Often the words collaboration, coordination, and cooperation are used to describe effective teamwork. But they are not the same, and when we use these words interchangeably, we dilute their meaning and diminish the potential for creating powerful, collaborative workplaces.
Collaboration has become a common term, going back to to Marissa Mayer’s explanation of her 2013 decision to bring Yahoo employees back to the office: “To become the absolute best place to work, communication and collaboration will be important, so we need to be working side-by-side.”
The belief that we work together better when we have real relationships, and that it is easier to build relationships when you have face-to-face contact is not unfounded. Coordination and cooperation is essential for effective and efficient work accomplishment, and some research supports the notion that some face-to-face time makes a big difference.
Mayer’s decision might have created better teamwork – cooperation, communication and coordination – but it wouldn’t create collaboration. For collaboration to work, she would have needed to create a culture that supported it.
Collaboration is working together to create something new in support of a shared vision. The key points are that it is not through individual effort, something new is created, and that the glue is the shared vision.
Coordination is sharing information and resources so that each party can accomplish their part in support of a mutual objective. It is about teamwork in implementation. Not creating something new.
Cooperation is important in networks where individuals exchange relevant information and resources in support of each other’s goals, rather than a shared goal. Something new may be achieved as a result, but it arises from the individual, not from a collective team effort.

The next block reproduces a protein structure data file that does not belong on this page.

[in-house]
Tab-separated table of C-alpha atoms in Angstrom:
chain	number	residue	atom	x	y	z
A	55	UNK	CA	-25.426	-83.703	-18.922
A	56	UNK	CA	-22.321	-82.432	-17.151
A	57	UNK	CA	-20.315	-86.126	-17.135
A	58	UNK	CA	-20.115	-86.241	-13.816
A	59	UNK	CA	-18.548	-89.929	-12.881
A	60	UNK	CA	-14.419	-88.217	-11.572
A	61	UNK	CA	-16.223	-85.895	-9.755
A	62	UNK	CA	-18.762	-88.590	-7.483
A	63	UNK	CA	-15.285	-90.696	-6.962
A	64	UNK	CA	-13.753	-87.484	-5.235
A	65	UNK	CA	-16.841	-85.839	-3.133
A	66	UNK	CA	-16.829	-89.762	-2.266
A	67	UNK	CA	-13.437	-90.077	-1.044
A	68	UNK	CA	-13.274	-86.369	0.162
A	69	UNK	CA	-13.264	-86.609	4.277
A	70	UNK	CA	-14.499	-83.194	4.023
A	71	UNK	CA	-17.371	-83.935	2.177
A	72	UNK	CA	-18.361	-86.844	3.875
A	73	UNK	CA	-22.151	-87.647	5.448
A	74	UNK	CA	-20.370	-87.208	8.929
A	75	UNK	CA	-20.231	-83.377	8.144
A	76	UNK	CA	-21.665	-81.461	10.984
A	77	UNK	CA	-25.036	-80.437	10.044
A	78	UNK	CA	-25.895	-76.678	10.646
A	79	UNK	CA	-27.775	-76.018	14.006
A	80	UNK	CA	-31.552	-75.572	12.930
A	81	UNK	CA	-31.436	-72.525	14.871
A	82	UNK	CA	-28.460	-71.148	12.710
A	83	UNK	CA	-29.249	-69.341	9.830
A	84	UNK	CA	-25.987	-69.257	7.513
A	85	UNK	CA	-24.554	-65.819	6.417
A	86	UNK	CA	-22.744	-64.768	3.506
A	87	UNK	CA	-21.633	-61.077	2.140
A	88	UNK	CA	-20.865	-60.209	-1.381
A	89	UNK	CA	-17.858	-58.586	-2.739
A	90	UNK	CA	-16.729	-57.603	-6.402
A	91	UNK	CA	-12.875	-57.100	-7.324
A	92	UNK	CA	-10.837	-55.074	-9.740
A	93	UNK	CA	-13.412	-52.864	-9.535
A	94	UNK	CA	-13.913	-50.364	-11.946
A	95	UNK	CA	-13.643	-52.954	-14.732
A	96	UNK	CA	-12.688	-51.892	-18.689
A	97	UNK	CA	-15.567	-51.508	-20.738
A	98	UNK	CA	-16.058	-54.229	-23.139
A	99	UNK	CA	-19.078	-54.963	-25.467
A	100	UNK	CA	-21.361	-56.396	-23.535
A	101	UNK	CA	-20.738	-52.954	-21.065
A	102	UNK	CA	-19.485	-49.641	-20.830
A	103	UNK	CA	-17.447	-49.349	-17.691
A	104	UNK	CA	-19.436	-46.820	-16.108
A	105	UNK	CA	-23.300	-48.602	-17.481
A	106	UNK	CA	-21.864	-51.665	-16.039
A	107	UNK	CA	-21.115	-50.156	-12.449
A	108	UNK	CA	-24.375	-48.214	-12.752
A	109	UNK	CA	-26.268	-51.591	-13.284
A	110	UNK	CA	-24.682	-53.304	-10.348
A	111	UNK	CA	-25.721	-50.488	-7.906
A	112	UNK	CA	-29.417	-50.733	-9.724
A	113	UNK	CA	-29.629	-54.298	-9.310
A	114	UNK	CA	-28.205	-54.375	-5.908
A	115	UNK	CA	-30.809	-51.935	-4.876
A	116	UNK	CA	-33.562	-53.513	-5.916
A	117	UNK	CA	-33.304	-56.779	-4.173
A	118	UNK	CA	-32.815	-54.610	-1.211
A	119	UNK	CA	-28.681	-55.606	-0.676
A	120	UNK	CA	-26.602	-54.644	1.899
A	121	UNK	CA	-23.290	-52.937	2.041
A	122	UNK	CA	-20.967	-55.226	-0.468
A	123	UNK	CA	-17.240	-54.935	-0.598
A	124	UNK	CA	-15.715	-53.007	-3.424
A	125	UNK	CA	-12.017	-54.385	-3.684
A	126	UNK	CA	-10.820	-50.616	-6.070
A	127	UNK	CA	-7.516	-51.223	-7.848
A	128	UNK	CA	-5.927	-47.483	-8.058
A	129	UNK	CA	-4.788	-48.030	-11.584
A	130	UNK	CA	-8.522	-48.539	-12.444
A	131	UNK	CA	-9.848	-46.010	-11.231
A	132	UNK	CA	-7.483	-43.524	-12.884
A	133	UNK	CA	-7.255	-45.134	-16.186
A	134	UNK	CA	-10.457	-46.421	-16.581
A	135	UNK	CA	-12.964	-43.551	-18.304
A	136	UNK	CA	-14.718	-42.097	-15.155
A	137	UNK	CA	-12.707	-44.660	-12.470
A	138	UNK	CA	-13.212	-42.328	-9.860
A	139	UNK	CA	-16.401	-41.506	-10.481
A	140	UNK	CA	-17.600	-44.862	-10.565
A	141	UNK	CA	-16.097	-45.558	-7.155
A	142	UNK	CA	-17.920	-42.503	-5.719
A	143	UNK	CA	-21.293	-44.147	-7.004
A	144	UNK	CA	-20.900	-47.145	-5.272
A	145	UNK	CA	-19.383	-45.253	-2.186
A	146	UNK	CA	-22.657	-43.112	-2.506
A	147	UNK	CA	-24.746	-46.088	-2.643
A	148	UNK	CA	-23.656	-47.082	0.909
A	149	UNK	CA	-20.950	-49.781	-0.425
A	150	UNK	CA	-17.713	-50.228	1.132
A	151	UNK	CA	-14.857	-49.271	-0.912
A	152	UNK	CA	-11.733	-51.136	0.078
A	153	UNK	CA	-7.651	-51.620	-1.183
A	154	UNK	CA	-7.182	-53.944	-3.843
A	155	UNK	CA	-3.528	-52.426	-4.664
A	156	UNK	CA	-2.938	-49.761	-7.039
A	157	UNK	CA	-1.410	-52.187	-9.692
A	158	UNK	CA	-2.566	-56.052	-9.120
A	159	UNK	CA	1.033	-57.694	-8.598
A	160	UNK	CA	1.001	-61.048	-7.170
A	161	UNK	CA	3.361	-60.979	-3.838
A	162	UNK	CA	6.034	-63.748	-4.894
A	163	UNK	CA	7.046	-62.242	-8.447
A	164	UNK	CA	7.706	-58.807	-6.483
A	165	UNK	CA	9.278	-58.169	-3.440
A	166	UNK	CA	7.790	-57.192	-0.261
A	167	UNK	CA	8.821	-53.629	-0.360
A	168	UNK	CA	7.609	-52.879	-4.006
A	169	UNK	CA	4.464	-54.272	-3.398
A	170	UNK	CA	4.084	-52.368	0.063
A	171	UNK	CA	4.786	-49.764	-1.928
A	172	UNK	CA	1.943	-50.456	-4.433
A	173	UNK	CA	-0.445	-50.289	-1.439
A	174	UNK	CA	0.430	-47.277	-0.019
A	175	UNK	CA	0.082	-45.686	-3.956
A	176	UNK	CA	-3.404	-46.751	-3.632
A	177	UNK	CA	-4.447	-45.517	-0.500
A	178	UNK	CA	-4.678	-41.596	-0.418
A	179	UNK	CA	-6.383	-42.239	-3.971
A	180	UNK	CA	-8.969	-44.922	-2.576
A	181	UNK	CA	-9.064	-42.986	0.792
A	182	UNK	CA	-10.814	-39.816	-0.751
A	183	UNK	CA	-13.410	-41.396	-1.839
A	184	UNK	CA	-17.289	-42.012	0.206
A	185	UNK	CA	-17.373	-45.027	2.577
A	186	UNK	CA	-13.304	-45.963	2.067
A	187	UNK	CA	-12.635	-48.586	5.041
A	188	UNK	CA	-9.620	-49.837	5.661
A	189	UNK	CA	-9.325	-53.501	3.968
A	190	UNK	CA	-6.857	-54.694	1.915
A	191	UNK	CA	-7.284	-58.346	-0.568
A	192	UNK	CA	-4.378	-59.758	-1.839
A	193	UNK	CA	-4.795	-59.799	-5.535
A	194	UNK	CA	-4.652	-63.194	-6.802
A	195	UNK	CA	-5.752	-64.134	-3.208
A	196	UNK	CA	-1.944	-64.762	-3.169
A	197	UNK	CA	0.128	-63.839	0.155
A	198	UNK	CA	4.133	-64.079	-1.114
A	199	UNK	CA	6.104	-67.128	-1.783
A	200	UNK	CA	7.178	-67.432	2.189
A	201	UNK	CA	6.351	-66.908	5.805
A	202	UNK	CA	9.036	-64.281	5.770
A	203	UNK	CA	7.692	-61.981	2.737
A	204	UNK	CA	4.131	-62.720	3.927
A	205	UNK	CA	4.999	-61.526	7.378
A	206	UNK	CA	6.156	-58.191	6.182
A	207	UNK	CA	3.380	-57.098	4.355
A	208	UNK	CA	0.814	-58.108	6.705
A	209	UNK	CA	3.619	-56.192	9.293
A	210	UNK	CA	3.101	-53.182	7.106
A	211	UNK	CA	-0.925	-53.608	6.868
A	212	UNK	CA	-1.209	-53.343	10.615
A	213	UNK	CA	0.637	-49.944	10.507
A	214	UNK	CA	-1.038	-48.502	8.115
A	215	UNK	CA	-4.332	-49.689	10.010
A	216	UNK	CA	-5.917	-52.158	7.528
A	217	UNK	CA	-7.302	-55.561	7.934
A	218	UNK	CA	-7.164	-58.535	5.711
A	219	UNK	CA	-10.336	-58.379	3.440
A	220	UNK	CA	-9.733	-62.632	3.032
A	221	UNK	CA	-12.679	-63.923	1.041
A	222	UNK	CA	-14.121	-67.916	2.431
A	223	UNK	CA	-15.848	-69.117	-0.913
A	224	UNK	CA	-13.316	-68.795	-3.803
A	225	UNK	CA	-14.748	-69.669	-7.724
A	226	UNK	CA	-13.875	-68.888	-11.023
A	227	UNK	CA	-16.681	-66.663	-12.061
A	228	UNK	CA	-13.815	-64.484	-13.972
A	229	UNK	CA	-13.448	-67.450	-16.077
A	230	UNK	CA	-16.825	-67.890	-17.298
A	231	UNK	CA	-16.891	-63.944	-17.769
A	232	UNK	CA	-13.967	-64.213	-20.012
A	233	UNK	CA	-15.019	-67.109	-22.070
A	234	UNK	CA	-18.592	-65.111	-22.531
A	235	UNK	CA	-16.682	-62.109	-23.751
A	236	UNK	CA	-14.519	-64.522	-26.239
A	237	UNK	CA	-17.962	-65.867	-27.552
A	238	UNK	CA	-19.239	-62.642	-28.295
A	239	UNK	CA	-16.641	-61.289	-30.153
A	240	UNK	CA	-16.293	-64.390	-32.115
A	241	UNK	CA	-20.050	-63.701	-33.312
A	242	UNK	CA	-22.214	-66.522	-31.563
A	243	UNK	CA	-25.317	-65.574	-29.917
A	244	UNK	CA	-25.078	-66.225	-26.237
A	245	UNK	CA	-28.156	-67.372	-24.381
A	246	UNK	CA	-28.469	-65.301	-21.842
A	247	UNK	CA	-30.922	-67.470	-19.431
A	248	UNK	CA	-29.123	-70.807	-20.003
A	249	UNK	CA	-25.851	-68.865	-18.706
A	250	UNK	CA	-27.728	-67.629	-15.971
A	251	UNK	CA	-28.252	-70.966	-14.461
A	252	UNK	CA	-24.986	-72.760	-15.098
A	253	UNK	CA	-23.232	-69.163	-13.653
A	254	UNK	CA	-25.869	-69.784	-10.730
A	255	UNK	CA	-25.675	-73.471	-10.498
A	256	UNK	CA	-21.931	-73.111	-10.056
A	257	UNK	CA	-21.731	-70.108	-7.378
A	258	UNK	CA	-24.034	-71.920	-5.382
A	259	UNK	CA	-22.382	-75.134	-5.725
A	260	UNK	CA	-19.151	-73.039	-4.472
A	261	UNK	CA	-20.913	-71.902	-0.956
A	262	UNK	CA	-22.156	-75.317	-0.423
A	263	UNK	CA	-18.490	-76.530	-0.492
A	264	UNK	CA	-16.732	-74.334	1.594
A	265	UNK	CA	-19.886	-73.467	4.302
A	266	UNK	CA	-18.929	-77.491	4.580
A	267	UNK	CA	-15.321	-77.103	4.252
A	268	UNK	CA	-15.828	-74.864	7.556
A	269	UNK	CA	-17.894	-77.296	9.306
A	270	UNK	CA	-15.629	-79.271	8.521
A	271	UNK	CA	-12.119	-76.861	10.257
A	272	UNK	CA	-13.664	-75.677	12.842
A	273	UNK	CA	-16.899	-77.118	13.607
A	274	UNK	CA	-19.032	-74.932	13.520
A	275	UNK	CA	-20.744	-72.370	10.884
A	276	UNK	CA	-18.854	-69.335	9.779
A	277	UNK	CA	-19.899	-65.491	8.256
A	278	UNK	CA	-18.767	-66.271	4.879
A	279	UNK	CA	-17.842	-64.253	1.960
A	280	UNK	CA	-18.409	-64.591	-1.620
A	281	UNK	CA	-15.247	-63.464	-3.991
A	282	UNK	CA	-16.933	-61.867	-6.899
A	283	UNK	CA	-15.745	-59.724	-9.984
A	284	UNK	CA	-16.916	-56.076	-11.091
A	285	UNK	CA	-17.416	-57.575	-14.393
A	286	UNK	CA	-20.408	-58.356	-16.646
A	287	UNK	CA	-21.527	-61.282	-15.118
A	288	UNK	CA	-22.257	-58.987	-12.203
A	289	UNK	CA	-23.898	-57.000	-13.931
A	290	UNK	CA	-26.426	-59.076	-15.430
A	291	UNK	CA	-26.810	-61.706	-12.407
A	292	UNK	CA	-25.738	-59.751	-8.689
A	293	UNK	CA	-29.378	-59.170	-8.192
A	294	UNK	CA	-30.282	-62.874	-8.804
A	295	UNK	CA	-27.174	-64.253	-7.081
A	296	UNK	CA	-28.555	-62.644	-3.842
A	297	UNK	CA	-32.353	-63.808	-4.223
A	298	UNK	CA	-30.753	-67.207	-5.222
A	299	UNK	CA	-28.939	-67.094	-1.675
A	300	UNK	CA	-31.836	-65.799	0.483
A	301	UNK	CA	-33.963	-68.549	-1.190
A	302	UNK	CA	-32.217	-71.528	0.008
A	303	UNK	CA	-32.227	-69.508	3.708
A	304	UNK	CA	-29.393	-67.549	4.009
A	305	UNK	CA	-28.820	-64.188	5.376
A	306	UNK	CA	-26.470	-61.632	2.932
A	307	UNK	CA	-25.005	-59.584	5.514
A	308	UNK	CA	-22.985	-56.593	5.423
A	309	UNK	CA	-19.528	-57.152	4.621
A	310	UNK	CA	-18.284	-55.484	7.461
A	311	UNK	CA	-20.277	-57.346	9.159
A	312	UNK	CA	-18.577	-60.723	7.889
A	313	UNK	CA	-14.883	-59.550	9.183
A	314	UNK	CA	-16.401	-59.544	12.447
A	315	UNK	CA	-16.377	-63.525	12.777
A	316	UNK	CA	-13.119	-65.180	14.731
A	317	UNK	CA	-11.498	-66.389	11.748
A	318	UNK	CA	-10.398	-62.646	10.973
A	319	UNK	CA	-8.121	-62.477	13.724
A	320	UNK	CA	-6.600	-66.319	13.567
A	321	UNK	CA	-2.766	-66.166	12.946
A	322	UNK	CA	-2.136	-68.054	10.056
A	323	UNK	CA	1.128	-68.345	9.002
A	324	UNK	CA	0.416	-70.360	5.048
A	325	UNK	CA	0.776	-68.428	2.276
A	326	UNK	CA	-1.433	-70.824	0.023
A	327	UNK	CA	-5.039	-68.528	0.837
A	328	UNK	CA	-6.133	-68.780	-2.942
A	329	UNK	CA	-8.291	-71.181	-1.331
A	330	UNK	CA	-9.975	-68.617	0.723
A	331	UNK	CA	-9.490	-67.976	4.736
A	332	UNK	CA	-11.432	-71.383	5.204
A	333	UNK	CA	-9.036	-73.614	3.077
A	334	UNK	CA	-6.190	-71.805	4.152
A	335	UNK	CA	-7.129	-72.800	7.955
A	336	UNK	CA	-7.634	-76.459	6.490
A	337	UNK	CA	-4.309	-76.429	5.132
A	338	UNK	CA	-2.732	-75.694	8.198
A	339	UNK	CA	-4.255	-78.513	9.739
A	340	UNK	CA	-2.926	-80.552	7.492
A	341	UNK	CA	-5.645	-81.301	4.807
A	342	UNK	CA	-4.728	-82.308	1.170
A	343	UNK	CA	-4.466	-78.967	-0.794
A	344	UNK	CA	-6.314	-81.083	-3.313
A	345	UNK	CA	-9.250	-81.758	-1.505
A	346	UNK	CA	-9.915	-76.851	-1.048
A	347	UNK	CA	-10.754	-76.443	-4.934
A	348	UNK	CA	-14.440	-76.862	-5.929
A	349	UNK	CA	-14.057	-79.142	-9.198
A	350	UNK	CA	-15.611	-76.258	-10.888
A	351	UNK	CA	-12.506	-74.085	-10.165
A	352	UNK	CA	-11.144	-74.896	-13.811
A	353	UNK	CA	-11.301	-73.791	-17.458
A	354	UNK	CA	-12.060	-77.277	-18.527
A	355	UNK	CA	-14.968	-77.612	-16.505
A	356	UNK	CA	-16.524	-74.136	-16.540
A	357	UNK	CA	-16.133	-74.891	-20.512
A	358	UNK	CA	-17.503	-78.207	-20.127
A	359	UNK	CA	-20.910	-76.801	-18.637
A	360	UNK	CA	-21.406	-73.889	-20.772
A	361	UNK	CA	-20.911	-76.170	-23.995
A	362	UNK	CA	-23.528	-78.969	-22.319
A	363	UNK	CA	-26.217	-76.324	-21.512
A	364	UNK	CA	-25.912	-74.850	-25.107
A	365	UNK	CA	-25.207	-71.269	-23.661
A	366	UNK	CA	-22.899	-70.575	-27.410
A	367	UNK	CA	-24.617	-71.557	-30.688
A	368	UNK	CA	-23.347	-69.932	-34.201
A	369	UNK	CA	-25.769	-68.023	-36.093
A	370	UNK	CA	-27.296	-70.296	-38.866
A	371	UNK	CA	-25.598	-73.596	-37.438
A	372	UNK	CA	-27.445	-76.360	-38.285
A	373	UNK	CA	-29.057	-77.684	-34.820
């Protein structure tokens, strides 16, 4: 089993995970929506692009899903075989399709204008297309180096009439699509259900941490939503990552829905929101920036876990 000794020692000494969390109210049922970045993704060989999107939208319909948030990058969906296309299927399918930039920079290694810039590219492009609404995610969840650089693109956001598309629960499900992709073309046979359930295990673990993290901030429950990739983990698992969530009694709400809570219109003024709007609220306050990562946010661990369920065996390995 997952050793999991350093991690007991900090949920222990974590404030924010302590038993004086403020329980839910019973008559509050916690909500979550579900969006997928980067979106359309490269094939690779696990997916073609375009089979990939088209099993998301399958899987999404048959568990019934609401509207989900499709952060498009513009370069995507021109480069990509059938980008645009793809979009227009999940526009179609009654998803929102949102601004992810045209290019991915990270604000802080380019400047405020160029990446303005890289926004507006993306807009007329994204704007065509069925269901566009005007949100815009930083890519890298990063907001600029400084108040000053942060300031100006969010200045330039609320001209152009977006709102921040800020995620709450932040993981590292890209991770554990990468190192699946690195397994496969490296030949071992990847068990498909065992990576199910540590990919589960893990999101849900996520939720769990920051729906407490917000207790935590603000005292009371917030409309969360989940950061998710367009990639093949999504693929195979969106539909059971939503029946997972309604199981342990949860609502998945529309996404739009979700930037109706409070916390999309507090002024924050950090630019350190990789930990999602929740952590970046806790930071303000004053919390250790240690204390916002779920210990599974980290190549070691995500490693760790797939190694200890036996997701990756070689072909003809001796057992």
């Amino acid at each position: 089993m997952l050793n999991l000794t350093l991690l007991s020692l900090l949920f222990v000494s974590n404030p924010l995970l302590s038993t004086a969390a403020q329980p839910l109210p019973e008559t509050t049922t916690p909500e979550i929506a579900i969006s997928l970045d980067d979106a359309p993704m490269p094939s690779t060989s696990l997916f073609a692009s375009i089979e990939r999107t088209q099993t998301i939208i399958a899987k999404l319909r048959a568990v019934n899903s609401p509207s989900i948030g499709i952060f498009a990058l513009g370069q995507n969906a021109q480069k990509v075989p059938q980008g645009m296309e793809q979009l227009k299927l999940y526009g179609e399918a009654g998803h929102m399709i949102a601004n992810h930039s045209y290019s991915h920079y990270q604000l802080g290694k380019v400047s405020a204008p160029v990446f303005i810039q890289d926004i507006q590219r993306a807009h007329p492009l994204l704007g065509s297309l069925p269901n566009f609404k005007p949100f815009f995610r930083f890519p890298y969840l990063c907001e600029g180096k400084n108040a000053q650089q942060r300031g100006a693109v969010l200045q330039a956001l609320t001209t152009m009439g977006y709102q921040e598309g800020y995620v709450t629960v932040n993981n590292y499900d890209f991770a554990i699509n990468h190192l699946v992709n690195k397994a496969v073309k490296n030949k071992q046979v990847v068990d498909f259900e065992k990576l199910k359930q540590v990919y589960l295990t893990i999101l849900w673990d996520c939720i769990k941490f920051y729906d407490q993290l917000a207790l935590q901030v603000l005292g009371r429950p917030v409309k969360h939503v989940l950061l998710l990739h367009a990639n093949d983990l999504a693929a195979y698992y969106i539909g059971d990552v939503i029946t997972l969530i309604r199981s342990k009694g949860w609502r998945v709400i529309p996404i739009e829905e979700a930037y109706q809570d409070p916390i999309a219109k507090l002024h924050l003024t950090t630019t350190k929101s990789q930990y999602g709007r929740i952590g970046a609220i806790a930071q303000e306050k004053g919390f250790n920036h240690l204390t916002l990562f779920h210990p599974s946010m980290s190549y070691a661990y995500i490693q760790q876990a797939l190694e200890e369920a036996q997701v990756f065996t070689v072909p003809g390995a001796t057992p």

All three of these are important. All three are aspects of teamwork. But they are not the same!
We can find examples of effective teamwork in all types of environments – sports, military, and even historically in politics (e.g. Abraham Lincoln’s cabinet). All high performance teams have common characteristics. But depending on their purpose and intent, they might rely more on coordination or cooperation than on collaboration.
When is Collaboration Important?
In a network environment, where there is not interdependence, collaboration is not essential to the creative process. Through cooperative sharing of information and resources, creativity emerges through individuals and is hopefully recognized and supported.
However in an interdependent organization, collaboration is the bedrock of creative solutions and innovation.
This was what Yahoo had needed if it were going to survive.
Collaboration Will Not Occur By Decree.
Can collaboration occur at a distance? Absolutely… IF (and only IF) leaders are intentional about building collaborative environments, model collaborative leadership practices, and create opportunities to bring people together for occasional face-to-face conversations.
Collaborative leadership is based on respect, trust and the wise use of power. Leaders must be willing to let go of control. Collaboration does not naturally occur in traditional top-down, control-oriented hierarchical environments.
People need the freedom to exercise their own judgment. There has to be room for experimentation, failure and learning from mistakes. And there needs to be an opportunity for people to think together, valuing each other’s perspective and contributions, in order for creative new ideas to emerge.